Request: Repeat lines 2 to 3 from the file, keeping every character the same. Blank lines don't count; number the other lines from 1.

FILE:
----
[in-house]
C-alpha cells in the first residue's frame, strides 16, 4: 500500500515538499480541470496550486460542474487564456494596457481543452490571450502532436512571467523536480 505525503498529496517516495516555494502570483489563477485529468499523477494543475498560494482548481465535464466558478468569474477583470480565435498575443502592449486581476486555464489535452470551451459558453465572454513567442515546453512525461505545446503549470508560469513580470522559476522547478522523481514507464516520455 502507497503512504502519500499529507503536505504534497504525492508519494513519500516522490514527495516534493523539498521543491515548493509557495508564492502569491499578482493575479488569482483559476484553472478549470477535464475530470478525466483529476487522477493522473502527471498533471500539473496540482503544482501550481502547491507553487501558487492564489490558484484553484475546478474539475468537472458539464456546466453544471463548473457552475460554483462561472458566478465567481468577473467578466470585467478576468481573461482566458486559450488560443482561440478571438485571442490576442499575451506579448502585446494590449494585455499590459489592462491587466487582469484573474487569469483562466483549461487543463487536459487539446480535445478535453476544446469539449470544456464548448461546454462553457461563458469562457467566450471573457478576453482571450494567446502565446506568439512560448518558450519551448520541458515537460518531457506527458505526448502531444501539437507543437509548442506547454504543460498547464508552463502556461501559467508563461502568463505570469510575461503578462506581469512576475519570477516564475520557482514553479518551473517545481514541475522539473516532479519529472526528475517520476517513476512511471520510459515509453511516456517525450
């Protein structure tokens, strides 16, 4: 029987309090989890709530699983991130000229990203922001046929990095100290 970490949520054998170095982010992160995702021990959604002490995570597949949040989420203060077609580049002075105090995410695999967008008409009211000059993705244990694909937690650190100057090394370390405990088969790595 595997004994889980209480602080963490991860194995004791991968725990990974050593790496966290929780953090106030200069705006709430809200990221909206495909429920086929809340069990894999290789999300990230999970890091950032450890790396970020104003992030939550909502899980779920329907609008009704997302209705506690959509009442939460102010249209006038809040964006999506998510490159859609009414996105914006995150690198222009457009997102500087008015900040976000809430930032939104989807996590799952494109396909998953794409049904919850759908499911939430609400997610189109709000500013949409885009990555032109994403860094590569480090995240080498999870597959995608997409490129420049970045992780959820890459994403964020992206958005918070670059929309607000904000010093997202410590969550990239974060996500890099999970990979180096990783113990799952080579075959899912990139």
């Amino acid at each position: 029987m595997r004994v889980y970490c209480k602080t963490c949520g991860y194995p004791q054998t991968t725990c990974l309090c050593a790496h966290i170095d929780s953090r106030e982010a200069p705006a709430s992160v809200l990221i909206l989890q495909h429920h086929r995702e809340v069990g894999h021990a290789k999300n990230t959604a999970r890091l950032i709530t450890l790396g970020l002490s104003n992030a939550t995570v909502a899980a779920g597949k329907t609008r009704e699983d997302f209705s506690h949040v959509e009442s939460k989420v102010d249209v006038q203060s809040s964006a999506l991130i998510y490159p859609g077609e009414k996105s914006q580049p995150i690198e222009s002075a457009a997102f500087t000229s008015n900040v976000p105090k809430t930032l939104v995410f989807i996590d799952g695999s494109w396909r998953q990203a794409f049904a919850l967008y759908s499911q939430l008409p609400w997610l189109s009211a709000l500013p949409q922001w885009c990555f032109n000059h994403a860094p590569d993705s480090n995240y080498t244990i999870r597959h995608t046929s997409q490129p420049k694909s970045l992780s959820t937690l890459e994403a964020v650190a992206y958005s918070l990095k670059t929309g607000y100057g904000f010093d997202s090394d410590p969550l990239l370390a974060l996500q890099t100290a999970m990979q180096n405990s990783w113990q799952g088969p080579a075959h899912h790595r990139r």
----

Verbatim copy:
C-alpha cells in the first residue's frame, strides 16, 4: 500500500515538499480541470496550486460542474487564456494596457481543452490571450502532436512571467523536480 505525503498529496517516495516555494502570483489563477485529468499523477494543475498560494482548481465535464466558478468569474477583470480565435498575443502592449486581476486555464489535452470551451459558453465572454513567442515546453512525461505545446503549470508560469513580470522559476522547478522523481514507464516520455 502507497503512504502519500499529507503536505504534497504525492508519494513519500516522490514527495516534493523539498521543491515548493509557495508564492502569491499578482493575479488569482483559476484553472478549470477535464475530470478525466483529476487522477493522473502527471498533471500539473496540482503544482501550481502547491507553487501558487492564489490558484484553484475546478474539475468537472458539464456546466453544471463548473457552475460554483462561472458566478465567481468577473467578466470585467478576468481573461482566458486559450488560443482561440478571438485571442490576442499575451506579448502585446494590449494585455499590459489592462491587466487582469484573474487569469483562466483549461487543463487536459487539446480535445478535453476544446469539449470544456464548448461546454462553457461563458469562457467566450471573457478576453482571450494567446502565446506568439512560448518558450519551448520541458515537460518531457506527458505526448502531444501539437507543437509548442506547454504543460498547464508552463502556461501559467508563461502568463505570469510575461503578462506581469512576475519570477516564475520557482514553479518551473517545481514541475522539473516532479519529472526528475517520476517513476512511471520510459515509453511516456517525450
């Protein structure tokens, strides 16, 4: 029987309090989890709530699983991130000229990203922001046929990095100290 970490949520054998170095982010992160995702021990959604002490995570597949949040989420203060077609580049002075105090995410695999967008008409009211000059993705244990694909937690650190100057090394370390405990088969790595 595997004994889980209480602080963490991860194995004791991968725990990974050593790496966290929780953090106030200069705006709430809200990221909206495909429920086929809340069990894999290789999300990230999970890091950032450890790396970020104003992030939550909502899980779920329907609008009704997302209705506690959509009442939460102010249209006038809040964006999506998510490159859609009414996105914006995150690198222009457009997102500087008015900040976000809430930032939104989807996590799952494109396909998953794409049904919850759908499911939430609400997610189109709000500013949409885009990555032109994403860094590569480090995240080498999870597959995608997409490129420049970045992780959820890459994403964020992206958005918070670059929309607000904000010093997202410590969550990239974060996500890099999970990979180096990783113990799952080579075959899912990139």